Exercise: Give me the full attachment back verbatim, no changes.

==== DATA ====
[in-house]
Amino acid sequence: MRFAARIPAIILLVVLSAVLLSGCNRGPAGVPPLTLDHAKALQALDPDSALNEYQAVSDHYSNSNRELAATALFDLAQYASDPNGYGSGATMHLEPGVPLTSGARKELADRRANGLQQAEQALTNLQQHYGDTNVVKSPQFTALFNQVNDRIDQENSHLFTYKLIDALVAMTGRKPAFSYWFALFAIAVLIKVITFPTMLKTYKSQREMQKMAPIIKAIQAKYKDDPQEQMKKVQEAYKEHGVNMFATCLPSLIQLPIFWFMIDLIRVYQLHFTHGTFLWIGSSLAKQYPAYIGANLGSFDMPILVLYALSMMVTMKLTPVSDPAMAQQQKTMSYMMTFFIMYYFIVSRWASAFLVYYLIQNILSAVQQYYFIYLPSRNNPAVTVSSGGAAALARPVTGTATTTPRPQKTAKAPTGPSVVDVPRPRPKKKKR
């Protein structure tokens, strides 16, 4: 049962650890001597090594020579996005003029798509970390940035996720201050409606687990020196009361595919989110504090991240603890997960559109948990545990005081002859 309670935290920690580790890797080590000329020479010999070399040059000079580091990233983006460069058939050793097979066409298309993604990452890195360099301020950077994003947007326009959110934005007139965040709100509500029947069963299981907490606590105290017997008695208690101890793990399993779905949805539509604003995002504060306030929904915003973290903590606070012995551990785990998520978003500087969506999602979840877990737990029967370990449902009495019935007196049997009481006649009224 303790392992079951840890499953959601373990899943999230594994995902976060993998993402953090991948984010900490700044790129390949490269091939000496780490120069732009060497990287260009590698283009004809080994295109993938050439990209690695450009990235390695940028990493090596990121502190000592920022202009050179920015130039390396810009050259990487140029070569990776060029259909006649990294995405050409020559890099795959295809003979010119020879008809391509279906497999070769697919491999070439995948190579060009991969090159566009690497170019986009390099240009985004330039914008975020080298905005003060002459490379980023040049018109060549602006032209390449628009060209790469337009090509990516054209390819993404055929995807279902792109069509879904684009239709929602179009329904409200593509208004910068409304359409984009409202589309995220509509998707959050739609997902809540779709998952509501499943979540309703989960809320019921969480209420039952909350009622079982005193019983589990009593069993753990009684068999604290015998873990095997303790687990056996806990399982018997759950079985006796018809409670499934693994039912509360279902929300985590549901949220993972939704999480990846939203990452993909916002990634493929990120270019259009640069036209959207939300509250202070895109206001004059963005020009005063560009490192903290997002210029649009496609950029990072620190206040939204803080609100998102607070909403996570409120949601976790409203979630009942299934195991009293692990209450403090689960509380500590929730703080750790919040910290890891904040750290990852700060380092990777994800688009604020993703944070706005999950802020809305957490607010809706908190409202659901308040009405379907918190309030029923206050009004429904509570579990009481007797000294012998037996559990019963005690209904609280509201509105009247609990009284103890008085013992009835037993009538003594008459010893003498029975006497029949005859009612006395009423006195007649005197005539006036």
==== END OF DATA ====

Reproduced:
[in-house]
Amino acid sequence: MRFAARIPAIILLVVLSAVLLSGCNRGPAGVPPLTLDHAKALQALDPDSALNEYQAVSDHYSNSNRELAATALFDLAQYASDPNGYGSGATMHLEPGVPLTSGARKELADRRANGLQQAEQALTNLQQHYGDTNVVKSPQFTALFNQVNDRIDQENSHLFTYKLIDALVAMTGRKPAFSYWFALFAIAVLIKVITFPTMLKTYKSQREMQKMAPIIKAIQAKYKDDPQEQMKKVQEAYKEHGVNMFATCLPSLIQLPIFWFMIDLIRVYQLHFTHGTFLWIGSSLAKQYPAYIGANLGSFDMPILVLYALSMMVTMKLTPVSDPAMAQQQKTMSYMMTFFIMYYFIVSRWASAFLVYYLIQNILSAVQQYYFIYLPSRNNPAVTVSSGGAAALARPVTGTATTTPRPQKTAKAPTGPSVVDVPRPRPKKKKR
């Protein structure tokens, strides 16, 4: 049962650890001597090594020579996005003029798509970390940035996720201050409606687990020196009361595919989110504090991240603890997960559109948990545990005081002859 309670935290920690580790890797080590000329020479010999070399040059000079580091990233983006460069058939050793097979066409298309993604990452890195360099301020950077994003947007326009959110934005007139965040709100509500029947069963299981907490606590105290017997008695208690101890793990399993779905949805539509604003995002504060306030929904915003973290903590606070012995551990785990998520978003500087969506999602979840877990737990029967370990449902009495019935007196049997009481006649009224 303790392992079951840890499953959601373990899943999230594994995902976060993998993402953090991948984010900490700044790129390949490269091939000496780490120069732009060497990287260009590698283009004809080994295109993938050439990209690695450009990235390695940028990493090596990121502190000592920022202009050179920015130039390396810009050259990487140029070569990776060029259909006649990294995405050409020559890099795959295809003979010119020879008809391509279906497999070769697919491999070439995948190579060009991969090159566009690497170019986009390099240009985004330039914008975020080298905005003060002459490379980023040049018109060549602006032209390449628009060209790469337009090509990516054209390819993404055929995807279902792109069509879904684009239709929602179009329904409200593509208004910068409304359409984009409202589309995220509509998707959050739609997902809540779709998952509501499943979540309703989960809320019921969480209420039952909350009622079982005193019983589990009593069993753990009684068999604290015998873990095997303790687990056996806990399982018997759950079985006796018809409670499934693994039912509360279902929300985590549901949220993972939704999480990846939203990452993909916002990634493929990120270019259009640069036209959207939300509250202070895109206001004059963005020009005063560009490192903290997002210029649009496609950029990072620190206040939204803080609100998102607070909403996570409120949601976790409203979630009942299934195991009293692990209450403090689960509380500590929730703080750790919040910290890891904040750290990852700060380092990777994800688009604020993703944070706005999950802020809305957490607010809706908190409202659901308040009405379907918190309030029923206050009004429904509570579990009481007797000294012998037996559990019963005690209904609280509201509105009247609990009284103890008085013992009835037993009538003594008459010893003498029975006497029949005859009612006395009423006195007649005197005539006036």